by Nardin Awad, DO; John D. Hetzel, MD; Vishnu Bhupalam, BS; Mark S. Nestor, MD, PhD
All authors are with the Center for Clinical and Cosmetic Research in Aventura, Florida. Additionally, Dr. Nestor is with the Department of Dermatology and Cutaneous Surgery, as well as the Department of Surgery, Division of Plastic Surgery, at the University of Miami Miller School of Medicine in Miami, Florida.
FUNDING: No funding was provided for this study.
DISCLOSURES: Dr. Nestor is a consultant for Primus Pharmaceuticals.
ABSTRACT: Objective: We sought to examine the role of flavonoids, particularly diosmin, as a therapeutic agent for stasis dermatitis (SD) through discussion of pathophysiology, current treatment paradigms, potential mechanisms of action, and a systematic review of evidence on clinical efficacy. Methods: In addition to articles on pathophysiology and standard treatment, a search of PubMed was conducted using the following query: (“Diosmin” OR “MPFF” OR “Micronized Purified Flavonoid Fraction” OR “Flavonoid”) AND (“Stasis Dermatitis” OR “Venous Ulcer” OR “Lipodermatosclerosis”). Emphasis was placed on studies that were randomized controlled trials examining an oral flavonoid against a placebo or standard of care. Results: Diosmin is effective at improving stasis changes, increasing ulcer healing frequency, decreasing the time to ulcer healing, and reducing tissue edema. They also cause significant improvement in patient quality of life and reduction of venous symptoms. Diosmin has been shown to have a favorable safety profile with very few mild adverse events which did not differ significantly from placebo. Flavonoids also appear to be effective for other dermatologic conditions, including rosacea and senile purpura. Conclusion: There is a growing body of evidence indicating that diosmin has therapeutic efficacy in managing stasis dermatitis. Data from studies in diseases with pathogenic similarities suggests the potential for even broader dermatologic applications. Keywords: Flavonoid, diosmin, MPFF, stasis dermatitis, chronic venous disease, treatment
Cutaneous manifestations of chronic venous disease (CVD), such as stasis dermatitis (SD) and venous leg ulcers (VLU), are ubiquitous and frequently frustrating concerns often managed by dermatologists. Though few in-depth analyses of SD prevalence have been conducted, it is estimated that 6-7% of persons over the age of 50 have the disease, and prevalence is positively correlated with age.1 In the United States (U.S.), this constitutes a population of around 7-8 million, a number that is projected to increase in concert with current population aging trends. SD is a chronic, progressive condition clinically characterized by poorly demarcated erythematous, scaly patches and plaques with a variable presence of hyperpigmentation and tissue edema (Figure 1). Cutaneous findings are typically distributed on the lower leg with occasional extension to the foot or knee, and symptoms include localized pruritus, swelling, paresthesia, aching, and cramping, among which pruritus is often cited as being the most debilitating.1,2 SD may worsen acutely, presenting with increased erythema and edema alongside weeping bullae and vesicles. The spectrum of SD often culminates in the formation of VLUs, which can be challenging to treat and cause substantial patient morbidity.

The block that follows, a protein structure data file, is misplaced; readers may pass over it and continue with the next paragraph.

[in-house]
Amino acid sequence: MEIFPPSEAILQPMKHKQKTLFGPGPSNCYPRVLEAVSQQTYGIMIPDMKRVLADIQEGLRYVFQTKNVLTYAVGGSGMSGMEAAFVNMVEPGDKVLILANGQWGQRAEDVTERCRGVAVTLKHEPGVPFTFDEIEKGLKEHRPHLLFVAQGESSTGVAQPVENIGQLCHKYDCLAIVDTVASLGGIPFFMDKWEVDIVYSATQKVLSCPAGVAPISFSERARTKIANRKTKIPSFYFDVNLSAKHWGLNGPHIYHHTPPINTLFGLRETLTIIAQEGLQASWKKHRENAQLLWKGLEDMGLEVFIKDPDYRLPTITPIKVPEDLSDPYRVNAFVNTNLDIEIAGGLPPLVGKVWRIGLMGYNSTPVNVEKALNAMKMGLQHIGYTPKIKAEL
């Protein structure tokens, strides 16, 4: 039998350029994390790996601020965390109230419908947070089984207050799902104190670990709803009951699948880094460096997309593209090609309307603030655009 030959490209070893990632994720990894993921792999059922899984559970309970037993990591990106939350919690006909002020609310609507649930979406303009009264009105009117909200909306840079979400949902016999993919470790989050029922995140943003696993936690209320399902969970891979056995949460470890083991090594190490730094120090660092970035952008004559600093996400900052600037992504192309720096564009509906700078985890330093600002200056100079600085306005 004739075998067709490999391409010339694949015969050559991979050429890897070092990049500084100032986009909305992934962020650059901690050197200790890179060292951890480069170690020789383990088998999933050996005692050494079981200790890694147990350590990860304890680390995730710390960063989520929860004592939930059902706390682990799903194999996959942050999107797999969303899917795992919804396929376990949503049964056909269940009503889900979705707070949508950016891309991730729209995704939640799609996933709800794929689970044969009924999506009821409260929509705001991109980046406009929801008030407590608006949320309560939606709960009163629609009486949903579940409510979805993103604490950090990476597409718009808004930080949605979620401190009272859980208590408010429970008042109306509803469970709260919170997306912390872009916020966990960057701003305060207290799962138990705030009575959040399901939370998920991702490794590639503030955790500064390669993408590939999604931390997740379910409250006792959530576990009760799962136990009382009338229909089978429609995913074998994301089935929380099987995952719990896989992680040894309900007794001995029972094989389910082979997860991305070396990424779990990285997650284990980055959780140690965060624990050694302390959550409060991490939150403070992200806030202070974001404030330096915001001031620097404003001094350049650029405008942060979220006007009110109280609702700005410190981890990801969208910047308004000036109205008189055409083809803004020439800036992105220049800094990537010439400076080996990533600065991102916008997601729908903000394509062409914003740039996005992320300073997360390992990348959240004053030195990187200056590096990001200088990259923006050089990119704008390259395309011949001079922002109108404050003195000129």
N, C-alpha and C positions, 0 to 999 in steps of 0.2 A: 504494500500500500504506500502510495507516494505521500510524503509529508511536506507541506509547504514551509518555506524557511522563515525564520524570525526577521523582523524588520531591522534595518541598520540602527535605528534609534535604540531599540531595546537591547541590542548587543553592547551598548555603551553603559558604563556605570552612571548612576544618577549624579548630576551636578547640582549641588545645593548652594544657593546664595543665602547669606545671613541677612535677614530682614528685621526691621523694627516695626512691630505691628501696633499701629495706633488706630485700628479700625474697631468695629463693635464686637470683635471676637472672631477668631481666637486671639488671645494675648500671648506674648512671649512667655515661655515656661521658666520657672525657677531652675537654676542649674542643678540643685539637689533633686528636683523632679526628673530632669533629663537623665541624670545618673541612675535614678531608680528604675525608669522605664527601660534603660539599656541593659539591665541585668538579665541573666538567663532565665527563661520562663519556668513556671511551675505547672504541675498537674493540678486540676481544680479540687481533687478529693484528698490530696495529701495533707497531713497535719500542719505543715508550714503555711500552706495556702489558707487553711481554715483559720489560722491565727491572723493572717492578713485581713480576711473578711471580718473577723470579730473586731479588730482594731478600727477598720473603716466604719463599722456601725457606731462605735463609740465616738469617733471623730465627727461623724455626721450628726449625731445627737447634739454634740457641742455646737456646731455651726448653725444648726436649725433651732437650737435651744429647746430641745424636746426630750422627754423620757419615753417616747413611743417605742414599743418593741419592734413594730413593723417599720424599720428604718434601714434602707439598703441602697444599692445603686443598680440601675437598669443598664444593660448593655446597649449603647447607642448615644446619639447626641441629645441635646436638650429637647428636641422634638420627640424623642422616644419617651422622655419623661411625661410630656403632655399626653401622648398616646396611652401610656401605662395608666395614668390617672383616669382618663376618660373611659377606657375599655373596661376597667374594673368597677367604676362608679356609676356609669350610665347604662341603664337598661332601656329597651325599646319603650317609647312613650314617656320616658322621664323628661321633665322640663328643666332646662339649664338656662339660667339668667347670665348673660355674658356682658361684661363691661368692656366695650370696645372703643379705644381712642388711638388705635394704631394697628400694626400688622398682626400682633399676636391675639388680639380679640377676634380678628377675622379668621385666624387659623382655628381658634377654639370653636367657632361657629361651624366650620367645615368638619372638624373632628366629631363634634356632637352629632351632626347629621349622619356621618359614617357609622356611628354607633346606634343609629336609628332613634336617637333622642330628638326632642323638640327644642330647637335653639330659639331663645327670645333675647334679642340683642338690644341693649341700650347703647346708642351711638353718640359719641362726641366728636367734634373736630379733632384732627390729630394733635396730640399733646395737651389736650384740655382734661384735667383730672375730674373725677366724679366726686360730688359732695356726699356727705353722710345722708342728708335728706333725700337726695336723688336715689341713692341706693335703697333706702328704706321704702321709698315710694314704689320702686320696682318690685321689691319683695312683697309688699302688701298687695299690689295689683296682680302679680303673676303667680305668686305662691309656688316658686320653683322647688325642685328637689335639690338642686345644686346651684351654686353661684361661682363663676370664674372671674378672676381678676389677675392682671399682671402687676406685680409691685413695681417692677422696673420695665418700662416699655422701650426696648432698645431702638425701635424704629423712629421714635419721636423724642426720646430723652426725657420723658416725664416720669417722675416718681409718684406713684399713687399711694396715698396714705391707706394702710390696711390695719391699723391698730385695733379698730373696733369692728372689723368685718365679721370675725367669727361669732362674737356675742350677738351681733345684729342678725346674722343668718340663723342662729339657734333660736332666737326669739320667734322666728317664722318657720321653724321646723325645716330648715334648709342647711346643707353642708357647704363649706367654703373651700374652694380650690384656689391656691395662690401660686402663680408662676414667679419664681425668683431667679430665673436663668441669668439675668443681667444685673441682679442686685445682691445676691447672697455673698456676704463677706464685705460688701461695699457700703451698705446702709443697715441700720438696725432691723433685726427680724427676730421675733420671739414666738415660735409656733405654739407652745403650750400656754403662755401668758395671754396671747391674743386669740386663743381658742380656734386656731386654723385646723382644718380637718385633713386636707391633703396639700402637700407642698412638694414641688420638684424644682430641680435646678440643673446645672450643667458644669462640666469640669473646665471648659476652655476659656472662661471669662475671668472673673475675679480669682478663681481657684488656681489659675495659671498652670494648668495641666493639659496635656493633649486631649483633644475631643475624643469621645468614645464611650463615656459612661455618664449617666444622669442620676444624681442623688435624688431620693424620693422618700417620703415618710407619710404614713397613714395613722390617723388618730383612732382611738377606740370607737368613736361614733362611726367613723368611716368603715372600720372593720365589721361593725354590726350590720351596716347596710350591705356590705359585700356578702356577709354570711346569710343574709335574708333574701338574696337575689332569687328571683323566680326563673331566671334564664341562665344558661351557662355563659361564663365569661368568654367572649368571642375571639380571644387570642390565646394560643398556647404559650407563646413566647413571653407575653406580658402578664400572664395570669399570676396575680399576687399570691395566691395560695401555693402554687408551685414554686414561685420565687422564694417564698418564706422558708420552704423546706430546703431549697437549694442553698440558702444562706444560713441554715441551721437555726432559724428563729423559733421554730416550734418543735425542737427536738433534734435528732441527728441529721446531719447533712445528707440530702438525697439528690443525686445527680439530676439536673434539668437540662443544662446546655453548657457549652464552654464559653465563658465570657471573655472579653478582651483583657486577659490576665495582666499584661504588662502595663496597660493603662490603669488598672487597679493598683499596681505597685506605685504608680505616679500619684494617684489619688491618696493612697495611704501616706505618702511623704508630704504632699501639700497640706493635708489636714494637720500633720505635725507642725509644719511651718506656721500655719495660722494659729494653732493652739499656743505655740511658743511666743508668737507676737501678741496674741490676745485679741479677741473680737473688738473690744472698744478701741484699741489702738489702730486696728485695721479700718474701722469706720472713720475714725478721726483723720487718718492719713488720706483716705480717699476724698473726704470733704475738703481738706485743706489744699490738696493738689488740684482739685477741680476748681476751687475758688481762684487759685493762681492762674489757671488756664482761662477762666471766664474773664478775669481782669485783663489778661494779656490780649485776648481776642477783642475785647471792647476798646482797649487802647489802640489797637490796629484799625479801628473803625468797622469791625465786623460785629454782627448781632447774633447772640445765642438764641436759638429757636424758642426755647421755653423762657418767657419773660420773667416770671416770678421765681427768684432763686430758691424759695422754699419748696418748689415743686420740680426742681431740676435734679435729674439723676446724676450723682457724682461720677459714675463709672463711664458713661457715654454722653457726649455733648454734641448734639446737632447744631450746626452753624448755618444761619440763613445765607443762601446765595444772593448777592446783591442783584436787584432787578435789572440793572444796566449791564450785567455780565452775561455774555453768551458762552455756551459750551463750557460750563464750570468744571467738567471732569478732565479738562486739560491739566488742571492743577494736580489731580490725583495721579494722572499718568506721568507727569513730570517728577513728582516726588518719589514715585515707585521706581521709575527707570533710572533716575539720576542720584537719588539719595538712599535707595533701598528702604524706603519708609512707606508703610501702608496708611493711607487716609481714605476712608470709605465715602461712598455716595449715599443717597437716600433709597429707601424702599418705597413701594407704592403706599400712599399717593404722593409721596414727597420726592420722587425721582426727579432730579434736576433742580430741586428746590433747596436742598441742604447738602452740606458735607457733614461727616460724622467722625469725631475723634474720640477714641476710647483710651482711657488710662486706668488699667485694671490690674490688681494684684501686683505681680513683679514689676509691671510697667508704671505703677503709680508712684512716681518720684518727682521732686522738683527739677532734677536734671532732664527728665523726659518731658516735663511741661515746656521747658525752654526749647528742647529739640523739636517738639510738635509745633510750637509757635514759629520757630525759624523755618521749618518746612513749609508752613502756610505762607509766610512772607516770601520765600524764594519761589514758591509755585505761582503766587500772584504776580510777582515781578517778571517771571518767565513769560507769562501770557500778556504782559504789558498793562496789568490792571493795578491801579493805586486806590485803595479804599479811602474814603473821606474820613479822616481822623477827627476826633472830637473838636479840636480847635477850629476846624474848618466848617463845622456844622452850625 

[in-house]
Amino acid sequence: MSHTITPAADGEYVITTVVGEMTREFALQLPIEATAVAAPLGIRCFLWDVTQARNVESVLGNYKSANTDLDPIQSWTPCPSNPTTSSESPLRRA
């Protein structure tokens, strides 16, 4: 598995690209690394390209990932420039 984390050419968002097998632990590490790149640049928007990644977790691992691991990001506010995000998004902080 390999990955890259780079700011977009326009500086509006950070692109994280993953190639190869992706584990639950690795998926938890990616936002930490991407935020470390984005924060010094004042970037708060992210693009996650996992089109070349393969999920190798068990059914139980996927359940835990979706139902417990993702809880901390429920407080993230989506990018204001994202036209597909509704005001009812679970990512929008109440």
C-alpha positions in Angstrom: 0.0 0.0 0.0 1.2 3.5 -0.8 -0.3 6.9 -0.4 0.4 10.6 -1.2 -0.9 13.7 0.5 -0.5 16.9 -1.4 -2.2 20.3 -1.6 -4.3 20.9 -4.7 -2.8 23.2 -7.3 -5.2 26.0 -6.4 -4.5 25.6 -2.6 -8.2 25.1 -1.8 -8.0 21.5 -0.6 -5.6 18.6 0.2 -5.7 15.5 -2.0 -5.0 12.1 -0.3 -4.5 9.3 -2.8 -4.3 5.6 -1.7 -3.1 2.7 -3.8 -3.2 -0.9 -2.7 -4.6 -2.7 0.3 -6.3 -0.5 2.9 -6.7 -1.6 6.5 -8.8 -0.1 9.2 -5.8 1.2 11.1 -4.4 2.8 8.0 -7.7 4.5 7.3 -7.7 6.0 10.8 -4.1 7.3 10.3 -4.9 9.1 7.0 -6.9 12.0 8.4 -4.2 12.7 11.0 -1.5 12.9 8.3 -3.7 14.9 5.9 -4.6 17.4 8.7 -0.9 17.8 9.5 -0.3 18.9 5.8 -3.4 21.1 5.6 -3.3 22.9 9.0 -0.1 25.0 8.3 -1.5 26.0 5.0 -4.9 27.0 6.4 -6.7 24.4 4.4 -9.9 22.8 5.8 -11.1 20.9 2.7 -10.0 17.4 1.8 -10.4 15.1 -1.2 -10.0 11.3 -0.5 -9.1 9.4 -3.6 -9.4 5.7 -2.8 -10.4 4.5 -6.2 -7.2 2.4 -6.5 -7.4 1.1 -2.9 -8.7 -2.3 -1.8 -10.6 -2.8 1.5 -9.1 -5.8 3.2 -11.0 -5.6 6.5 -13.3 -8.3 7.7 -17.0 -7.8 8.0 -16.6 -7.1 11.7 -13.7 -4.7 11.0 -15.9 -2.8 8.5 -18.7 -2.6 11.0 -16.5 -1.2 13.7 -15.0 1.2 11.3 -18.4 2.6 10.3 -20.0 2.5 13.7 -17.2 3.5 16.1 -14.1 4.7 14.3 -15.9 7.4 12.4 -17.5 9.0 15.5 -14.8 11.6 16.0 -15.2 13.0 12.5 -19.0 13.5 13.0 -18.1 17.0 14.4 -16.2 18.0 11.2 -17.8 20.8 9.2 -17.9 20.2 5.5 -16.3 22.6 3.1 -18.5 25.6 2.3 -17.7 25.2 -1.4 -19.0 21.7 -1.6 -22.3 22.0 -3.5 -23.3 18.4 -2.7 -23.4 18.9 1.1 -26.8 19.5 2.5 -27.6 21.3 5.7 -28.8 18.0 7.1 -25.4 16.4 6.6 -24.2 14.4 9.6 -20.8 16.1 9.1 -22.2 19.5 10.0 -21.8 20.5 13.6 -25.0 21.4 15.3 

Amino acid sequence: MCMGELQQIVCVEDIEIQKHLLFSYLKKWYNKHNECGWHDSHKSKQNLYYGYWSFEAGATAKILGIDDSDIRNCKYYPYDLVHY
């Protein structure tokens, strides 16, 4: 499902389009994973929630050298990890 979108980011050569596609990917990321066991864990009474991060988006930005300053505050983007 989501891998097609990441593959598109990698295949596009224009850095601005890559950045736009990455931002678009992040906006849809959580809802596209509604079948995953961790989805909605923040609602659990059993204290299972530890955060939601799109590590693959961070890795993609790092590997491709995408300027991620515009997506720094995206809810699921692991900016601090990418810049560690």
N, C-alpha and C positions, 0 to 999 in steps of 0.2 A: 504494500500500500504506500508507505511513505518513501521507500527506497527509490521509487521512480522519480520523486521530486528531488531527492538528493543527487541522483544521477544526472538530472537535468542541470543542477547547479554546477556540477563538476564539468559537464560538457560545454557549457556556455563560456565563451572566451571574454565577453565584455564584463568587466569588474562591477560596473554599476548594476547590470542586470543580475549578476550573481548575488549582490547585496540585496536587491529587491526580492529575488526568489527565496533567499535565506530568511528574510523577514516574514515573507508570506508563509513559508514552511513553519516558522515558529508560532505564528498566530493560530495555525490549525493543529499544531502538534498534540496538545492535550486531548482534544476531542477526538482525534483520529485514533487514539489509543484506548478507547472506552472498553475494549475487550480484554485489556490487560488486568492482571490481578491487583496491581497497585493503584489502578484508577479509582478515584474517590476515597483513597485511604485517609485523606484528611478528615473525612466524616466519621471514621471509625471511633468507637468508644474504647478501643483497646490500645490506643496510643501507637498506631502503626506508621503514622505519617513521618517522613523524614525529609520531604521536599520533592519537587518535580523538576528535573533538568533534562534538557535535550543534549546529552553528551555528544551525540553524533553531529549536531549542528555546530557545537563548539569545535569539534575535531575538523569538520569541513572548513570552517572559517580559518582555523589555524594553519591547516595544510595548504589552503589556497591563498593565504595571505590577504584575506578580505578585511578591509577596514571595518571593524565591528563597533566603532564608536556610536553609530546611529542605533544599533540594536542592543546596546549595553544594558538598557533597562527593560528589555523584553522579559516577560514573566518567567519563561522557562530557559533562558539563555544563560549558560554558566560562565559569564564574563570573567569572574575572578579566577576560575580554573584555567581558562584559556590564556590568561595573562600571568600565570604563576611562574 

Management options for SD historically have addressed compromised venous flow and fluid accumulation (e.g., leg compression, leg elevation, and procedural interventions, such as sclerotherapy). Chronic venous and cutaneous inflammation have an equally significant role in the development and progression of SD, but there are few options for targeting these aspects of the disease. Topical therapies, such as corticosteroids (TCS), are one of the few tools that can be used to treat cutaneous inflammation and reduce pain/pruritus, but they do not address the underlying venous inflammatory cascade.3 This limitation highlights the need to search for therapeutic agents that ideally address both chronic inflammation and vascular compromise in SD. Orally administered flavonoids and particularly diosmin are associated with a host of health-promoting benefits and minimal side effects, and they are an emerging option for the medical management of a number of diseases, including CVD.4 Diosmin is the major constituent of both micronized purified flavonoid fraction (MPFF), prescribed as a drug in Europe for over 40 years, and Vasculera® (Primus Pharmaceuticals; Scottsdale, Arizona), prescribed as a medical food in the United States. Each formulation contains diosmin at a concentration of at least 90%. The Society for Vascular Surgery (United States) and the European Society for Vascular Surgery include diosmin in their societal guidelines for the medical management of CVD.5,6 The significant advantage of the approval as a medical food by prescription is the adherence to pharmaceutical standards of production and quality assurance similar to FDA-approved medications. Given the effectiveness of diosmin in managing CVD, there is reason to believe it is a viable therapy for SD. This review provides an overview of relevant pathophysiology and current treatments for the spectrum of SD, highlights key examples of diosmin’s therapeutic mechanisms, and systematically reviews studies investigating clinical efficacy in the management of SD as well as other dermatologic conditions.